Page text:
For Hays, her spark was found through a different kind of catalyst. “I was inspired by my professors to become a CPA,” said Hays. Her accounting classrooms were places of personal discovery and professional growth, leading to an internship as well as job experiences that pushed her to start her own firm. After CSI, her experience at other CPA firms motivated her to pursue her own venture. “I wanted to serve the client better,” says Hays. To accomplish that goal, Hays felt she needed to be more hands on and have more control over customer service, which meant the creation of her own firm. She concludes: “When you run your own thing, you can decide how close you are to the person you serve.”

Sandor said she learned about two important personal developments at CSI: resilience and resourcefulness. “There is something about being a CUNY student that makes you scrappy, and pushes you to find your champions,” she says. “I looked high and low, near and far, to find the little leads that would inject energy, support, and life into my idea. Now, I have the skills to always keep moving forward and to find the people who will help me do that.”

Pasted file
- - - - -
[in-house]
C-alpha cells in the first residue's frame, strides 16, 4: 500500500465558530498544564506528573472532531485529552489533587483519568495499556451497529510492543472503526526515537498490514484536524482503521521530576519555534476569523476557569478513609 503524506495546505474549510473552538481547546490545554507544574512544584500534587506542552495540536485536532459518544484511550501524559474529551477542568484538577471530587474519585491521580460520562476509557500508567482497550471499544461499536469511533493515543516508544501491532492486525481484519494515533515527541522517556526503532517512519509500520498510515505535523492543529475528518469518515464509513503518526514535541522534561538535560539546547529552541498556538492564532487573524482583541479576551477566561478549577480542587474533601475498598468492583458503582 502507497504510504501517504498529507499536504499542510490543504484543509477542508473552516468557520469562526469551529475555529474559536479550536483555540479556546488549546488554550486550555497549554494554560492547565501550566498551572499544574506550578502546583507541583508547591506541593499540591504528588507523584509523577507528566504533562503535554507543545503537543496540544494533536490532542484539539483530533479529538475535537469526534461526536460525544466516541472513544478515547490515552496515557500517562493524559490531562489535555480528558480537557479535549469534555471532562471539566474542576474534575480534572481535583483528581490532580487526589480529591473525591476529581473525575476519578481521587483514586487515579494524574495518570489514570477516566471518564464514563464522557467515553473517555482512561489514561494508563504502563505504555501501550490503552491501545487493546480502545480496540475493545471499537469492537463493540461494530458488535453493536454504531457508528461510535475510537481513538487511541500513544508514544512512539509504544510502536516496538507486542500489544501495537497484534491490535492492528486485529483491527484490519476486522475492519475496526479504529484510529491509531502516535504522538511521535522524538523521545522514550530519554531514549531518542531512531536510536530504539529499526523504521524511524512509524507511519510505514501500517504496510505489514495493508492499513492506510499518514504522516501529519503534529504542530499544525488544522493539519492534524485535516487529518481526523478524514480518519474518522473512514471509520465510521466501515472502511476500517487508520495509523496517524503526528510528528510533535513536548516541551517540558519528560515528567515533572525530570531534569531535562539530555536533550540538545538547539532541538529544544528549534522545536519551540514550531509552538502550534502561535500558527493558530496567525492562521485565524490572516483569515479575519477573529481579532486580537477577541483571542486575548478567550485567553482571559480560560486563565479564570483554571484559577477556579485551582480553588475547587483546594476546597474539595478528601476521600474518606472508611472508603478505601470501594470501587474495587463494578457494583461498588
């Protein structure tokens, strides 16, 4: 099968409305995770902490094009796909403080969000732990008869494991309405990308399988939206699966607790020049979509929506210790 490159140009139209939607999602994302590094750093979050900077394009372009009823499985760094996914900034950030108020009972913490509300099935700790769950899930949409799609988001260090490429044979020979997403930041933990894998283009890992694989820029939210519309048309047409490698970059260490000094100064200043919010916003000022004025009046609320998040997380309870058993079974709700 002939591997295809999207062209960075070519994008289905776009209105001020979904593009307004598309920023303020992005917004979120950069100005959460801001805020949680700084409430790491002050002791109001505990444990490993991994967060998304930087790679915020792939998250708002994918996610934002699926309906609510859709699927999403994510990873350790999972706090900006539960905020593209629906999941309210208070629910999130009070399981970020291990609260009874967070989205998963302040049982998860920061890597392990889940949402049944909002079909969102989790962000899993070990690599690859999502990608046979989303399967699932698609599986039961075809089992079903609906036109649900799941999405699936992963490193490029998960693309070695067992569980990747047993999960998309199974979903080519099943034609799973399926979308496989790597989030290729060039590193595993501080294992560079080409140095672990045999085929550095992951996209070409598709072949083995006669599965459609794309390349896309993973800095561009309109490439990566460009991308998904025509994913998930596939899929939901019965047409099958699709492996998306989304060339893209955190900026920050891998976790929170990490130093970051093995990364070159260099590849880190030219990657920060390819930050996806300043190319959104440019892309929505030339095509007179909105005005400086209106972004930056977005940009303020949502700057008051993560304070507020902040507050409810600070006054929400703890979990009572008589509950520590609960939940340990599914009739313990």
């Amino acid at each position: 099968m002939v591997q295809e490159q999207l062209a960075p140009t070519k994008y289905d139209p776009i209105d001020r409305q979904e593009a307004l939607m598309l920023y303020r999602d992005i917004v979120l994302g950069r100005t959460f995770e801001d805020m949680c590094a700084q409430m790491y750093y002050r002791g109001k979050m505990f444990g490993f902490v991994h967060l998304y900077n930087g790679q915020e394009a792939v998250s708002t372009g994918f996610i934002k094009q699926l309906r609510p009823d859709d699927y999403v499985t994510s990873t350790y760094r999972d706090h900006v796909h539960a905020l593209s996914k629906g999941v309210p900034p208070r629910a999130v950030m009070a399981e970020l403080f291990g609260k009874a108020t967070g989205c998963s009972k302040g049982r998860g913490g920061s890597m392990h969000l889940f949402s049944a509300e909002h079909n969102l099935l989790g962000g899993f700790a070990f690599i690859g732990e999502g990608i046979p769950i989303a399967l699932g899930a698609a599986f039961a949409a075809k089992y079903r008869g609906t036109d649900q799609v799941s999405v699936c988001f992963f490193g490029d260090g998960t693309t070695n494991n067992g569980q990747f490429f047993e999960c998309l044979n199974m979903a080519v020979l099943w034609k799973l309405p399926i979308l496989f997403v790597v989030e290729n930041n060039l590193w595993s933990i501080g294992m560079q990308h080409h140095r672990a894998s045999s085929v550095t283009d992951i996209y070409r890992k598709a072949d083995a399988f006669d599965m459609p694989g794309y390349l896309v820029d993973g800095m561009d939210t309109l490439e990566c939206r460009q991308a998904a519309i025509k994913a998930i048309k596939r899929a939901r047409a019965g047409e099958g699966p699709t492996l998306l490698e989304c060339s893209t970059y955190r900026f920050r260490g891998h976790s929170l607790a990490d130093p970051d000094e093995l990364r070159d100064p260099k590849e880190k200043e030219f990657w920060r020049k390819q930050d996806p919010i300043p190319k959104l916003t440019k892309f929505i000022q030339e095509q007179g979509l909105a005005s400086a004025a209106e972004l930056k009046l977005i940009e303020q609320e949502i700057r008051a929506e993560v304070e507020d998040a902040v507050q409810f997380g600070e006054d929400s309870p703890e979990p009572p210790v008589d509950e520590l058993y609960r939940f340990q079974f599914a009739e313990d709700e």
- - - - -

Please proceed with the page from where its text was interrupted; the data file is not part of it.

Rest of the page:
What advice do you have for aspiring entrepreneurs?

Surrounding yourself with good people is Mekawi’s motto: “Find people who see more in you than what you see in yourself.” She emphasizes the need to be around good people as a necessary but not a sufficient condition to entrepreneurial success. “Entrepreneurship needs to come organically from within you,” she states, as “true entrepreneurship lies in those who aim to solve a problem or who work to live out a calling.” But all else being equal, according to Mekawi -even for those with that calling – starting is usually the hardest part. And even if your first startup fails, you always learn. Entrepreneurial thinking is an immeasurable tool that enhances both personal and professional development.

Fear of failure stops many women from pursuing the things that keep them going. To this Hays says, “do not be discouraged, do the best you can. After a while, people will seek you out.”Feelings of nervousness often limit women from pursuing their dreams and to that we must find a way to uplift each other. To combat nerves, Hays recommends pep-talks and practice. The more you confront your fears, the less scary they will be.

For any woman with an idea or a desire to pursue a venture, Sandor recommends taking a leap forward instead of overthinking. The worst thing that can happen is you can fail and if you do not try, you won’t have the chance to find out.

Entrepreneurship at CSI

CSI is going entrepreneurial! Our campus was recently awarded a three-year grant from the Blackstone Charitable Foundation to make entrepreneurial skills more accessible to our diverse student body. Register on our entrepreneurship platform to stay up to date of all we do including competitions where you can win awards. We recently announced the winners of our Ideas Competition and awarded $6,500 in cash prizes. Do not wait… register here: https://csi.startuptree.co/

Natalia Sandor with Heidi Bertels and Mark Stroud